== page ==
- The Washington Times - Wednesday, September 8, 2004

The United States and Russia clashed yesterday over a way to end the conflict in the breakaway republic of Chechnya, with Washington calling for a political solution and Moscow vowing to crush the separatist movement.

Days after a school siege in the Northern Ossetia region that claimed at least 350 lives, Russian President Vladimir Putin accused the West — and the United States in particular — of having a double standard when dealing with terrorism.

“Why don’t you meet Osama bin Laden, invite him to Brussels or to the White House and engage in talks, ask him what he wants and give it to him so he leaves you in peace?” Mr. Putin told foreign reporters in Moscow late Monday.

“You find it possible to set some limitations in your dealings with these [terrorists]? So why should we talk to people who are child killers?” he said, according to one of the translations of his remarks in the British press.

About half of the casualties of last week’s attack in the southern town of Beslan were children. Foreign fighters are said to have joined the Chechens in the attack. It came a week after two plane crashes and a Moscow subway station bombing, all of which have been attributed to Chechen terrorists.

Mr. Putin said the West should have “no more questions about our policy in Chechnya,” where Russian forces have been fighting the separatists for more than a decade.

The Bush administration strongly condemned the school siege and called it an act of international terrorism.

“There really are no free passes in this struggle, this war,” said Defense Secretary Donald H. Rumsfeld. “No free passes for countries, no free passes for individuals.”

But the State Department said, “There must be a political settlement” to the Chechen conflict.

Challenging Mr. Putin’s blanket definition of “terrorists” as everyone working for Chechen independence, the administration has made a distinction between the terrorists responsible for the attacks and legitimate separatist leaders.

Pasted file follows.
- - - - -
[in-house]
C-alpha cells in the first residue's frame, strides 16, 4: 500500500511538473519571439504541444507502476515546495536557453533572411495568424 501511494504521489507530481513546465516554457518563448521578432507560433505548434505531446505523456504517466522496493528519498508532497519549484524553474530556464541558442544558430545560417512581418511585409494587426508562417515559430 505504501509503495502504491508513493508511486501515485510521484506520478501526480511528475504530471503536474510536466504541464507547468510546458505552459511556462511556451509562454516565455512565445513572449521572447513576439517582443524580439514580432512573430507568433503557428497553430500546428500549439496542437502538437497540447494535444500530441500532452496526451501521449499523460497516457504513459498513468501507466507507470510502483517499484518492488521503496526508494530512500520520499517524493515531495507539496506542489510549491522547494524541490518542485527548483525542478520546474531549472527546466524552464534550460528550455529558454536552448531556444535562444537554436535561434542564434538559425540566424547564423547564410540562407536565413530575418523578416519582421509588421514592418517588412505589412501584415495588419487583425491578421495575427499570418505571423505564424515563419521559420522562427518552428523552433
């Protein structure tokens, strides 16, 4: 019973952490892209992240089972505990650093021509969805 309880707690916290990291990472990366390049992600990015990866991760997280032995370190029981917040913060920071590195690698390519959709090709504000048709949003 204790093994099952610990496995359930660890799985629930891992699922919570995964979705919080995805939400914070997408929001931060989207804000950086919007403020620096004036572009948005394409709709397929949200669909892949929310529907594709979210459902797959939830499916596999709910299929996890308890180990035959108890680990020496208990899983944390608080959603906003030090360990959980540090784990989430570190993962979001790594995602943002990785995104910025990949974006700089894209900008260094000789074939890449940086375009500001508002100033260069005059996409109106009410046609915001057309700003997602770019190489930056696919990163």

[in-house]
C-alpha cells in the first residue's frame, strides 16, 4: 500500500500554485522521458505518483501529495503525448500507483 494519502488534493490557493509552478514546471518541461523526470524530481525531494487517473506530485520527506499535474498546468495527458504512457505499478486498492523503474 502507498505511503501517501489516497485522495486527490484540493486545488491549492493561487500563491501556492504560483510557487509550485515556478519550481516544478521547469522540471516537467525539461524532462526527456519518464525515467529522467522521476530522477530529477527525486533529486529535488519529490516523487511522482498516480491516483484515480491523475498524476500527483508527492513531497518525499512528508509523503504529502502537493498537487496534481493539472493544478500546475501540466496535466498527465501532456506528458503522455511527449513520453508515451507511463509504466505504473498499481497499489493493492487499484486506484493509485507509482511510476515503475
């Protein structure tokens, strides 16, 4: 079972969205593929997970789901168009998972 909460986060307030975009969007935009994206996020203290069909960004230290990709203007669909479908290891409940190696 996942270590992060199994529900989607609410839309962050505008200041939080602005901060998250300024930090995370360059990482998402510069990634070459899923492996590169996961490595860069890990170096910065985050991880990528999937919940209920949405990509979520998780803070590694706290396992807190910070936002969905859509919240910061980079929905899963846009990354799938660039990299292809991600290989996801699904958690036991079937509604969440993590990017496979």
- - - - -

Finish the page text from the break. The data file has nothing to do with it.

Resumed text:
“There is no question that the people carrying out these acts have no political affiliation; they have a terrorist affiliation, and one shouldn’t confuse the two things,” said State Department spokesman Richard Boucher.

Mr. Putin accused the United States of undermining his country’s war on terrorism, citing meetings that mid-level U.S. officials have had with Chechen leaders.

“President Putin is making references to occasional visits, not one recently, by Chechen personalities to staff members in the State Department as part of our way of keeping informed about the situation in the region,” Secretary of State Colin L. Powell told reporters.

Later, U.S. officials said the last formal meeting with a high-level Chechen leader took place in September 2001 and was hosted by the Russia desk at the State Department. They did not specify a name, but on Jan. 23, 2002, the Russia desk director met with Ilyas Akhmadov during a conference in Washington.

Mr. Akhmadov, “foreign minister” in the self-styled government of separatist leader Aslan Maskhadov whom Moscow has accused of terrorism, was granted political asylum in the United States earlier this summer.

“As we have said before, we recognize Russia’s sovereignty over Chechnya,” Mr. Boucher told reporters on Jan. 24, 2002. “We did not meet with Mr. Akhmadov in any official capacity, but as an individual with particular insights into the Chechen conflict.”

“We do have a policy that says we will meet with political officials, leaders who have different points of view. We’ve done that in the past. We may or may not do that in the future, depending on who these individuals might be,” Mr. Boucher said yesterday.

“But we do not meet with terrorists and people who are involved in terrorism,” he said.

Having repeatedly leveled harsh criticism of Moscow’s wars in Chechnya in the 1990s, the United States became more sympathetic to Mr. Putin’s challenge in the province after the September 11 terrorist attacks in the United States.

In 2002, the State Department designated several Chechen groups as foreign terrorist organizations.

The administration yesterday tried to shift the focus from the sharp disagreement over policy to solidarity with the victims in Beslan — and all of Russia — in the wake of last week’s attack.

“We are absolutely united in condemning this horrible action that took place in this small town,” Mr. Powell said.

Mr. Boucher said two C-130 U.S. cargo planes had flown medical supplies worth about $580,000, which were stockpiled in Germany, to Russia and planned an additional flight from Italy.

The U.S. ambassador to Russia, Alexander Vershbow, released $50,000 in emergency assistance, Mr. Boucher said.

In Moscow yesterday, about 130,000 people rallied outside the Kremlin in a government-sponsored demonstration against terrorism.

Mr. Putin said he would authorize an internal investigation into the tragedy in Beslan, but not a parliamentary or independent inquiry, because it would turn into a “political show.”

“I want to establish the chronicle of events and find out who is responsible and might be punished,” he said.

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